Won the lottery? You must pay Uncle Sam

After the largest Powerball lottery in history ended last week, many Americans may be wondering how much those lucky winners will walk away with. The final jackpot totaled $587.5 million, with two winners in Arizona and Missouri being the night's big winners. There are also several others who may have also won smaller prizes in the running. However, before those individuals can take possession of their reward, the IRS must first take its cut of the winnings.

Gambling winnings - including monetary prizes from horse races, lotteries, casinos, sweepstakes, poker tournaments and even Bingo - are all considered taxable by the IRS. In some cases, the winnings may incur high taxes, depending on several factors. First, the winners will face state taxes, the rate of which varies by their location. For example, the Arizona resident who won the Powerball will face a 5 percent tax rate, or 6 percent if the winner is a non-resident, according to the Tax Foundation. In contrast, the winner who won in Missouri will be charged a 4 percent tax rate. New Jersey residents typically pay the highest tax rates in the country for lottery winnings, which sit at 10.8 percent. Maryland residents are charged 9.25 percent, while non-residents face a tax rate of 7.5 percent. New York comes in third, with residents paying an 8.97 percent tax rate, plus an additional 3.648 percent for New York City.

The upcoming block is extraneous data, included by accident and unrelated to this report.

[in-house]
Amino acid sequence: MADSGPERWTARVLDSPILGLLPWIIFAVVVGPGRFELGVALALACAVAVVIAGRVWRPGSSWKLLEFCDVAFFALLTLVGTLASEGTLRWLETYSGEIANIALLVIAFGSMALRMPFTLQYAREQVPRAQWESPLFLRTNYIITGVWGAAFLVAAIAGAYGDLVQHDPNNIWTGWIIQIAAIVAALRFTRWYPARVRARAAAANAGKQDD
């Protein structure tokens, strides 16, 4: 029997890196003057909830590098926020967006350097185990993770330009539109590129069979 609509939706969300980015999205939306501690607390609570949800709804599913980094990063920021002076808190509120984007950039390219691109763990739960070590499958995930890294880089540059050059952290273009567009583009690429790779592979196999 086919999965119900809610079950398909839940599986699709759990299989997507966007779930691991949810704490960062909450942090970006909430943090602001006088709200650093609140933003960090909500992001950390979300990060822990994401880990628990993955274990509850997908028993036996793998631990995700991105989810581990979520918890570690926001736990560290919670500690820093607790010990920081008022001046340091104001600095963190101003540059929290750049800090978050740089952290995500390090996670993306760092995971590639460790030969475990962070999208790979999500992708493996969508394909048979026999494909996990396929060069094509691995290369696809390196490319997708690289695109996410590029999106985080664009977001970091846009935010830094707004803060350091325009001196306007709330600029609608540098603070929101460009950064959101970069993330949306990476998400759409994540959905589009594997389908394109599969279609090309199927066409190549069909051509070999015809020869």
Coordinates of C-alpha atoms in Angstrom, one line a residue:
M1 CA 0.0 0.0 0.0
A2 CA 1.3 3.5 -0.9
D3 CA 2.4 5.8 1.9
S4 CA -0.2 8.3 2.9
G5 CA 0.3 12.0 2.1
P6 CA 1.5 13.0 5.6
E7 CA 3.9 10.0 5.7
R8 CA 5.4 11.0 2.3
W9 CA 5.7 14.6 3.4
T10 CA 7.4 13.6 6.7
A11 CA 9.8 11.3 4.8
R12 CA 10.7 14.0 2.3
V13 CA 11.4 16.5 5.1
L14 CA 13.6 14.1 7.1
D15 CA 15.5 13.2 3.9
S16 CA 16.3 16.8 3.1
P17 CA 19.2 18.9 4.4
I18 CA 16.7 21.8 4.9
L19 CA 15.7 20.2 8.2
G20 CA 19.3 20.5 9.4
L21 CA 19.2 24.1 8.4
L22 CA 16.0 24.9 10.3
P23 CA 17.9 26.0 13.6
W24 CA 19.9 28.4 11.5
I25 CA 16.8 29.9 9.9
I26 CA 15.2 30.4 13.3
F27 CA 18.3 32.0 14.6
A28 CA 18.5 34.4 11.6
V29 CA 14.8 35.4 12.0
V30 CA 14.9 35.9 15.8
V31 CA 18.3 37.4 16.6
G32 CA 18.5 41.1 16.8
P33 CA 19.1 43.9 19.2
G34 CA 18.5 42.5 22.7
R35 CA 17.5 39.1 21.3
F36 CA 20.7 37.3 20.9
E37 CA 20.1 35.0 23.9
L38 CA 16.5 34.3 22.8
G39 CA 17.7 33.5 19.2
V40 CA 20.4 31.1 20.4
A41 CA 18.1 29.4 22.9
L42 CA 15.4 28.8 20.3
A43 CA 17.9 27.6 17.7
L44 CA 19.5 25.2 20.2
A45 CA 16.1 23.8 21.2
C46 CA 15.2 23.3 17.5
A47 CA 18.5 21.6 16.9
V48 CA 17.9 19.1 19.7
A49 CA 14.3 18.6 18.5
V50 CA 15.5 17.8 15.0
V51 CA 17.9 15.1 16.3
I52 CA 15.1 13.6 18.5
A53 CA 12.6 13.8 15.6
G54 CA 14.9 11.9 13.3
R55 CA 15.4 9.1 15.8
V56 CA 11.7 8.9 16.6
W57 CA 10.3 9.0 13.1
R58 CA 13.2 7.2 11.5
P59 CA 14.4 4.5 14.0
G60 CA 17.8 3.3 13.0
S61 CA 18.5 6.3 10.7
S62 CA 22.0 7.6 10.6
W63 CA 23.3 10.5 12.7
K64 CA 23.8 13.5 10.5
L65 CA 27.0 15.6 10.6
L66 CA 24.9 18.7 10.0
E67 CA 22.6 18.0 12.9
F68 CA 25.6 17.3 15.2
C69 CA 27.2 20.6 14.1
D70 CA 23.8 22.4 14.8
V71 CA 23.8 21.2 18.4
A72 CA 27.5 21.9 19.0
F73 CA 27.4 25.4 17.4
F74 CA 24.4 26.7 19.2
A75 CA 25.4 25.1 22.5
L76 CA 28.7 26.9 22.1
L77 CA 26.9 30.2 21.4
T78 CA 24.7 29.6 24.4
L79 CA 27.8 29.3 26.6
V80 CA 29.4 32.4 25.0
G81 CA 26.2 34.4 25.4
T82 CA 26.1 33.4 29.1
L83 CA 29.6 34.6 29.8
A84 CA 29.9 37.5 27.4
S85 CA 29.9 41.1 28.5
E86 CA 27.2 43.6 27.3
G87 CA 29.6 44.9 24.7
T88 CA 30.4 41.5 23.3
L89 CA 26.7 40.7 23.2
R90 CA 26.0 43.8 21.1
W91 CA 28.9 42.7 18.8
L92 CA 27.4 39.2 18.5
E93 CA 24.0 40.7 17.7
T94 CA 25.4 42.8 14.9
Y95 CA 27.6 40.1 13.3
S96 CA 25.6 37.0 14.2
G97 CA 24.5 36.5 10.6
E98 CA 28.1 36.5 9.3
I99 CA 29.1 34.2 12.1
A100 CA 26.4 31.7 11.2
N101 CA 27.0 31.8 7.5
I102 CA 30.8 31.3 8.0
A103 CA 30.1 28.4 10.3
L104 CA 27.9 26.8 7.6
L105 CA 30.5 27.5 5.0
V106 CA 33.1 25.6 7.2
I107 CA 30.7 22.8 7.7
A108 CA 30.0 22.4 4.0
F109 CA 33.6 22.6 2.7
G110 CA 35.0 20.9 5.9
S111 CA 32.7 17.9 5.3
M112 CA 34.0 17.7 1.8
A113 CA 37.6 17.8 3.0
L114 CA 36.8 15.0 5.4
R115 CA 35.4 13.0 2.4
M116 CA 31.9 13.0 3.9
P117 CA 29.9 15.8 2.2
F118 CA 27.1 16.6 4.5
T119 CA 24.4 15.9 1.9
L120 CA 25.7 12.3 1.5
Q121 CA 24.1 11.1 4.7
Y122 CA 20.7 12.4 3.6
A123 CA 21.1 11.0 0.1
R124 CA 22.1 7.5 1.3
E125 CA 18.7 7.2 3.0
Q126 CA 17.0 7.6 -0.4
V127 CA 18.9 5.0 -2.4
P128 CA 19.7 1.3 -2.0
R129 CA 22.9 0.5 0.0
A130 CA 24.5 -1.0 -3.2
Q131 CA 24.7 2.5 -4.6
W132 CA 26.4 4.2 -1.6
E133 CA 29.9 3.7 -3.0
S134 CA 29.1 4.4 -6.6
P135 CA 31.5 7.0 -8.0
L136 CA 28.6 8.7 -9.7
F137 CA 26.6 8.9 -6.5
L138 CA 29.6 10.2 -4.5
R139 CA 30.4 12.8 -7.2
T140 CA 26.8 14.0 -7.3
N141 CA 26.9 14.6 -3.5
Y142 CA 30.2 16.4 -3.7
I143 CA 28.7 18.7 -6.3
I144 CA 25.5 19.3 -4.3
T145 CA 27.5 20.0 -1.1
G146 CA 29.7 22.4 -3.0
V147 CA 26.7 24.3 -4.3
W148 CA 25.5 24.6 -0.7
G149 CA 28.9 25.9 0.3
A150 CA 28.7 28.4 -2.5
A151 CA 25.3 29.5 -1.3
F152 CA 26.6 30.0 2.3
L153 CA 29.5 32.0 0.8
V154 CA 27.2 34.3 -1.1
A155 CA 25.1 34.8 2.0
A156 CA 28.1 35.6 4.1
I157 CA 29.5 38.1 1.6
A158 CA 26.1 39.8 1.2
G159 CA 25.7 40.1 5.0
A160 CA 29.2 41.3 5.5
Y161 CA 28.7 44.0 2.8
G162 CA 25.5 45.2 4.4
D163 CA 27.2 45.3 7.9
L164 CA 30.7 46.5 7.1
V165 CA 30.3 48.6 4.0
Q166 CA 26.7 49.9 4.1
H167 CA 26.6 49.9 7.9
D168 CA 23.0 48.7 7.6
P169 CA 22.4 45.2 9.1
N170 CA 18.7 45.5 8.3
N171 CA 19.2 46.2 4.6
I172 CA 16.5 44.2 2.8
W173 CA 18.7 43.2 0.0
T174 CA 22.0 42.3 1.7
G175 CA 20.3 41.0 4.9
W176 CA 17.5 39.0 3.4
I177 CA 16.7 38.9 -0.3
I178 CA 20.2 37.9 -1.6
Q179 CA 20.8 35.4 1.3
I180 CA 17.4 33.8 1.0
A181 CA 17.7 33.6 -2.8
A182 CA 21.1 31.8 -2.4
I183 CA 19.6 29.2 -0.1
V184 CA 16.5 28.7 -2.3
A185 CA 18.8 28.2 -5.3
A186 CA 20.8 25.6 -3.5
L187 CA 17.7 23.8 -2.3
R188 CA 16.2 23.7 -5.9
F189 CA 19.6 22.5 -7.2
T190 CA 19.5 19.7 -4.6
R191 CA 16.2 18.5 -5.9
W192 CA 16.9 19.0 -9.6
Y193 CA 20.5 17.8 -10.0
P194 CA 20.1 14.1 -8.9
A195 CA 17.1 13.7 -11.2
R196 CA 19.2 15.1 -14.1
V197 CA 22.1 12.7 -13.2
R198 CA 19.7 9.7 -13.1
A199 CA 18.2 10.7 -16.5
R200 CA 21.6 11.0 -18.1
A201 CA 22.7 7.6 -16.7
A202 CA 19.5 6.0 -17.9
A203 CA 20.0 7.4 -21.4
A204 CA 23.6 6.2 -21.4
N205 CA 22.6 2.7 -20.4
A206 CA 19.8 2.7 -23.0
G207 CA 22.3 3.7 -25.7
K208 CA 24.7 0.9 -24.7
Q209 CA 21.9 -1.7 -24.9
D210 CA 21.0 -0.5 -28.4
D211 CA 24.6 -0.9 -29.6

Residents of certain states that do not impose an income tax may not face state liabilities, such as those who reside in South Dakota, Tennessee, Texas and Washington.

Federal tax rules

The IRS also takes its cut as well, with winnings in excess of $5,000 being subject to a 25 percent withholding tax. When it comes to receiving big payments, lottery winners -such as those who won the Powerball - can take the amount as an annuity payment, which will be spread out over a period of years and taxed each year. Or winners can take a large cash payment, which will be taxed immediately. In the case of the Powerball, if the two winners take the lump sum, they each will receive $192.5 million - and would owe roughly $67 million to the IRS, CNN Money reports. In addition, they will be taxed at the highest federal rate of 35 percent, the news source adds.

Lottery winners are also required to follow the proper tax filing rules, which require them to submit Form W-2G to report their winnings.

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Posted To: Tax Ranger's Blog By: Tax Ranger On: Monday, December 03, 2012
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